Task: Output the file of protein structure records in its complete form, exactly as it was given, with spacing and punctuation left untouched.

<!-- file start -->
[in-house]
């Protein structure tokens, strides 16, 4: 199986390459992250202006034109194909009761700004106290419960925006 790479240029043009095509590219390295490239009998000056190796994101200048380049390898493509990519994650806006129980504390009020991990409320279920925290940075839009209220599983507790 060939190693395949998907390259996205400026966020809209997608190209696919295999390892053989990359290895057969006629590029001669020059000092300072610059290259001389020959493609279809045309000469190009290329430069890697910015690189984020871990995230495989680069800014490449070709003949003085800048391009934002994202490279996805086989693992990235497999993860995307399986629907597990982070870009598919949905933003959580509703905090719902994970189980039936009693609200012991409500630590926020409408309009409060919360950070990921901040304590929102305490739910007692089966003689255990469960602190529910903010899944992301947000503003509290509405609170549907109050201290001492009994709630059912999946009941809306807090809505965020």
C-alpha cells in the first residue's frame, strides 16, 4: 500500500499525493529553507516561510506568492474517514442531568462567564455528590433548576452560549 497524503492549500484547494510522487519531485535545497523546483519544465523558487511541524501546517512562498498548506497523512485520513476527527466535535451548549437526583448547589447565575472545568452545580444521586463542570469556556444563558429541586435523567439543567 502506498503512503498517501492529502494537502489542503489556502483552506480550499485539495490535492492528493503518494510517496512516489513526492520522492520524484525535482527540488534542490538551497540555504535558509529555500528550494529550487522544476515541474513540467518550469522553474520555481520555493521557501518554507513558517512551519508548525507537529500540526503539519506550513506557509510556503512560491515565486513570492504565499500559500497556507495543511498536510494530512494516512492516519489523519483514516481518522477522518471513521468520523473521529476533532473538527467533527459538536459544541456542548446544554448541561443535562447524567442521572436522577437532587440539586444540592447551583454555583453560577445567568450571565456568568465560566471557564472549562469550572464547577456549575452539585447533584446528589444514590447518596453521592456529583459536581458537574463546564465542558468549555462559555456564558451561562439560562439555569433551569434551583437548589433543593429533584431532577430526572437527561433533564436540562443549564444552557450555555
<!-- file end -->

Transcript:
[in-house]
């Protein structure tokens, strides 16, 4: 199986390459992250202006034109194909009761700004106290419960925006 790479240029043009095509590219390295490239009998000056190796994101200048380049390898493509990519994650806006129980504390009020991990409320279920925290940075839009209220599983507790 060939190693395949998907390259996205400026966020809209997608190209696919295999390892053989990359290895057969006629590029001669020059000092300072610059290259001389020959493609279809045309000469190009290329430069890697910015690189984020871990995230495989680069800014490449070709003949003085800048391009934002994202490279996805086989693992990235497999993860995307399986629907597990982070870009598919949905933003959580509703905090719902994970189980039936009693609200012991409500630590926020409408309009409060919360950070990921901040304590929102305490739910007692089966003689255990469960602190529910903010899944992301947000503003509290509405609170549907109050201290001492009994709630059912999946009941809306807090809505965020």
C-alpha cells in the first residue's frame, strides 16, 4: 500500500499525493529553507516561510506568492474517514442531568462567564455528590433548576452560549 497524503492549500484547494510522487519531485535545497523546483519544465523558487511541524501546517512562498498548506497523512485520513476527527466535535451548549437526583448547589447565575472545568452545580444521586463542570469556556444563558429541586435523567439543567 502506498503512503498517501492529502494537502489542503489556502483552506480550499485539495490535492492528493503518494510517496512516489513526492520522492520524484525535482527540488534542490538551497540555504535558509529555500528550494529550487522544476515541474513540467518550469522553474520555481520555493521557501518554507513558517512551519508548525507537529500540526503539519506550513506557509510556503512560491515565486513570492504565499500559500497556507495543511498536510494530512494516512492516519489523519483514516481518522477522518471513521468520523473521529476533532473538527467533527459538536459544541456542548446544554448541561443535562447524567442521572436522577437532587440539586444540592447551583454555583453560577445567568450571565456568568465560566471557564472549562469550572464547577456549575452539585447533584446528589444514590447518596453521592456529583459536581458537574463546564465542558468549555462559555456564558451561562439560562439555569433551569434551583437548589433543593429533584431532577430526572437527561433533564436540562443549564444552557450555555